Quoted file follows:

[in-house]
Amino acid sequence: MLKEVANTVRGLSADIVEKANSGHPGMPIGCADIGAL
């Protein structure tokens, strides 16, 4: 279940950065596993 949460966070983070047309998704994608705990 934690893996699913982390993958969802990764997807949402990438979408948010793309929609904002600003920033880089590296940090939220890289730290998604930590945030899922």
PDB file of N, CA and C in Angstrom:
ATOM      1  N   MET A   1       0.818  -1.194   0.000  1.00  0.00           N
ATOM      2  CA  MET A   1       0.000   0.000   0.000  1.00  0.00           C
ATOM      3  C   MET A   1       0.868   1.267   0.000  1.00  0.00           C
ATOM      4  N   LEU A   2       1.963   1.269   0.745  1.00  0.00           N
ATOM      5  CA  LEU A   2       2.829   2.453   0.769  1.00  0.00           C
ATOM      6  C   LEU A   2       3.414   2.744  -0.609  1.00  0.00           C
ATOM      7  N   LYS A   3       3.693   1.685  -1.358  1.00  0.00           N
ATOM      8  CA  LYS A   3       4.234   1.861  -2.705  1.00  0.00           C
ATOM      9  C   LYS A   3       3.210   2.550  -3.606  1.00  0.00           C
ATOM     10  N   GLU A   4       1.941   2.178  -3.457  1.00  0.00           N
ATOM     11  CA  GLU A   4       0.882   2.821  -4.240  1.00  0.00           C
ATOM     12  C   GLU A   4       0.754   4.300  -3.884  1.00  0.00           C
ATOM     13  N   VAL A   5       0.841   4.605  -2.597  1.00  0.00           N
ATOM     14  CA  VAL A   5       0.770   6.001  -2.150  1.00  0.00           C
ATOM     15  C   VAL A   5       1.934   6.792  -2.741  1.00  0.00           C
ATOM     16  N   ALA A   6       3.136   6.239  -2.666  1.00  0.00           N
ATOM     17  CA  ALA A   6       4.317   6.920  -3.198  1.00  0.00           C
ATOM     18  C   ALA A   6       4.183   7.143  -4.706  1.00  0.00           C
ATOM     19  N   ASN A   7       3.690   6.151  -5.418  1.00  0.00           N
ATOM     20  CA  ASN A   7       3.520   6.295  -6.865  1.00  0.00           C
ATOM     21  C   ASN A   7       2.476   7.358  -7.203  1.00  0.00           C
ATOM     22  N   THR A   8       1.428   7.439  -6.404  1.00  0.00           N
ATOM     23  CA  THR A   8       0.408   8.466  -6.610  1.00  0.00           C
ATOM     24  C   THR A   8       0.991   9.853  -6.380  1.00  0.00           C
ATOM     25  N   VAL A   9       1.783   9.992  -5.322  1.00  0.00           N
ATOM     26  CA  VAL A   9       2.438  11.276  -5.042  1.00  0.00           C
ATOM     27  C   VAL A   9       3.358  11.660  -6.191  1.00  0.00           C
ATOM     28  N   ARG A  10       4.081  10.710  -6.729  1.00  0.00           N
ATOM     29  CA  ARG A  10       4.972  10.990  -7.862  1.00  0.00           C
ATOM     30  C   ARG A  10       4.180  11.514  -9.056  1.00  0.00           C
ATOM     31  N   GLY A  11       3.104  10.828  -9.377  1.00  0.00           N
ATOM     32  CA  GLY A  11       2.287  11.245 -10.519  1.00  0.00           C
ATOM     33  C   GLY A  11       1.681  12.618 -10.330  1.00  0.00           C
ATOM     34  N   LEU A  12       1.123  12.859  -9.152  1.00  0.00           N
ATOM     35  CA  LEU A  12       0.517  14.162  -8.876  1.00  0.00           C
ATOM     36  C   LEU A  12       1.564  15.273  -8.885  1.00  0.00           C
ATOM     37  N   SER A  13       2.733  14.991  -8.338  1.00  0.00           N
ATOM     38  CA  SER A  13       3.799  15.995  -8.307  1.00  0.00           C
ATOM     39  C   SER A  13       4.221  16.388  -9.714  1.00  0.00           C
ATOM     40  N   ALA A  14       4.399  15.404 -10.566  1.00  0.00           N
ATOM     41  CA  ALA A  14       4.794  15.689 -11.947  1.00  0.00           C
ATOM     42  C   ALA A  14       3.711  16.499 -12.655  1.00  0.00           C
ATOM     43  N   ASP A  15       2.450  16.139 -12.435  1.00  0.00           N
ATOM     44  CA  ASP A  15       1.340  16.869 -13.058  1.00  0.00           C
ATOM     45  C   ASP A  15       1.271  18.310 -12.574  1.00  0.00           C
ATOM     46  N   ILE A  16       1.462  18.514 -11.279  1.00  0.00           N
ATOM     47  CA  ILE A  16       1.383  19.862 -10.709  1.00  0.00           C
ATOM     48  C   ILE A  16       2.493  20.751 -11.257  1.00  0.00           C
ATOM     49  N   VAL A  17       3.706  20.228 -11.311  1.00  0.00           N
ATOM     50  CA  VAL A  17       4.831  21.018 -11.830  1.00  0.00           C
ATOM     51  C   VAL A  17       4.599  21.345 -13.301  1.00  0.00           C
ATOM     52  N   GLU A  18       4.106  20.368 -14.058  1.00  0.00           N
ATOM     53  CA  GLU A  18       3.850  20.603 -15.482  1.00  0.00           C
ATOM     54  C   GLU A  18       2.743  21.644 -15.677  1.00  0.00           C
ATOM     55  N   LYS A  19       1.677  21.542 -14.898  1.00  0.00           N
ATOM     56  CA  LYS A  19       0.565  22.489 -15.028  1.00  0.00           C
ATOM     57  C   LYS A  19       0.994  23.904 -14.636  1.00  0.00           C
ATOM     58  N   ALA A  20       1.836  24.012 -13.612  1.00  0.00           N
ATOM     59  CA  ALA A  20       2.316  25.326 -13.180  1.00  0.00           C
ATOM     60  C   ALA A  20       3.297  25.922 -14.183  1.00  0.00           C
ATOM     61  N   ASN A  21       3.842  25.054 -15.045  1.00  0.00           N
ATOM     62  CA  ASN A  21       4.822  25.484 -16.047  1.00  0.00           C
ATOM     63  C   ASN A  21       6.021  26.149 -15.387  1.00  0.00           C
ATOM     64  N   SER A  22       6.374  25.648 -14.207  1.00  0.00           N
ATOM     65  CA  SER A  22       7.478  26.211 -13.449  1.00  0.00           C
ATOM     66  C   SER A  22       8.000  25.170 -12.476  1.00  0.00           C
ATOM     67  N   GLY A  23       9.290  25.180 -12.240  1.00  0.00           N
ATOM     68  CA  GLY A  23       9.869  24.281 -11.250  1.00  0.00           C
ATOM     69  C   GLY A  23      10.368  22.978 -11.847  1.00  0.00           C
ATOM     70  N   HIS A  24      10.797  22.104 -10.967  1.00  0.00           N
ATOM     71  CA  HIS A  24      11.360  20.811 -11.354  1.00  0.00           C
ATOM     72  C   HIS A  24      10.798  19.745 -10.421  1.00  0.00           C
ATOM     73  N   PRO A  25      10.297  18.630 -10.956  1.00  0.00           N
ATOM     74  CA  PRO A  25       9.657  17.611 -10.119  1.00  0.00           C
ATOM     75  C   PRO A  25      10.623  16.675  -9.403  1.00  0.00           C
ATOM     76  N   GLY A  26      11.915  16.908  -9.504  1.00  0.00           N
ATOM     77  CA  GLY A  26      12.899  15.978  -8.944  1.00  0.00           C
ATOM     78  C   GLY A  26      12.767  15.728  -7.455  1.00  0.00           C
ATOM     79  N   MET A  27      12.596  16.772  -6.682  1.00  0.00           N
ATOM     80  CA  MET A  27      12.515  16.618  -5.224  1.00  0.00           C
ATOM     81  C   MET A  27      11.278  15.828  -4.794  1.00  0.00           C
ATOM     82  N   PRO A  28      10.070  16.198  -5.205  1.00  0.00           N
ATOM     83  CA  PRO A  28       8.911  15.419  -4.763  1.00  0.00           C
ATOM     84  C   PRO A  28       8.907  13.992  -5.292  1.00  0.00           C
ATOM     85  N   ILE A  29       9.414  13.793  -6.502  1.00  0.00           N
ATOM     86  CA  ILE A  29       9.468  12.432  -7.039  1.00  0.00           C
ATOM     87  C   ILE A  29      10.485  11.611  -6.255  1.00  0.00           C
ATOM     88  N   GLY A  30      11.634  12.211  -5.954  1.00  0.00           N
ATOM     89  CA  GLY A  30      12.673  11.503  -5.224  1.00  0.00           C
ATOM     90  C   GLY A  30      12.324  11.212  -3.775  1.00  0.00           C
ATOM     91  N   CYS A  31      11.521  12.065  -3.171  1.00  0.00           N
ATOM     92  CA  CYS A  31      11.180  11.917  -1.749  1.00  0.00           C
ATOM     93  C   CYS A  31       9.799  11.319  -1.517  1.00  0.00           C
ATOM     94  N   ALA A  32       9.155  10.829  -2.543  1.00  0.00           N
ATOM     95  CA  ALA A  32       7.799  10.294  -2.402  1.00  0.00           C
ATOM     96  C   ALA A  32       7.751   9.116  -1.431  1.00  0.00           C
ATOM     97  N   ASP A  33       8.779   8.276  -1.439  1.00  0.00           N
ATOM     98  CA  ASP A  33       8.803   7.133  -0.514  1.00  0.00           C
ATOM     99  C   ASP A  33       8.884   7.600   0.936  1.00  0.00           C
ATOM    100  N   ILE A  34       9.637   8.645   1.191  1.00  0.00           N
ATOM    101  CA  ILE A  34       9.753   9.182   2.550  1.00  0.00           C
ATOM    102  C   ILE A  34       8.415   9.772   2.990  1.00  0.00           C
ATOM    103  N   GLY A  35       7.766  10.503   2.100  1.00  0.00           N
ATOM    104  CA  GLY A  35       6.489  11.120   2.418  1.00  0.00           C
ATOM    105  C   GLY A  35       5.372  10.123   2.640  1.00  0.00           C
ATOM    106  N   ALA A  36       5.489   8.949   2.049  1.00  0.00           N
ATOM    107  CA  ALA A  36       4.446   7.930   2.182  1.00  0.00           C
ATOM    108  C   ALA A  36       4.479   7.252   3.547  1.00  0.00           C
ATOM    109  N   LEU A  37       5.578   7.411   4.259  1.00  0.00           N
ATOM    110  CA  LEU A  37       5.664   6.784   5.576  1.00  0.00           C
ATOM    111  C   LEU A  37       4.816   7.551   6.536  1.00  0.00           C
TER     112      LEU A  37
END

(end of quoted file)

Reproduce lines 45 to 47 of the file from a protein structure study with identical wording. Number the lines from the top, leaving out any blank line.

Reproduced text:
ATOM     41  CA  ALA A  14       4.794  15.689 -11.947  1.00  0.00           C
ATOM     42  C   ALA A  14       3.711  16.499 -12.655  1.00  0.00           C
ATOM     43  N   ASP A  15       2.450  16.139 -12.435  1.00  0.00           N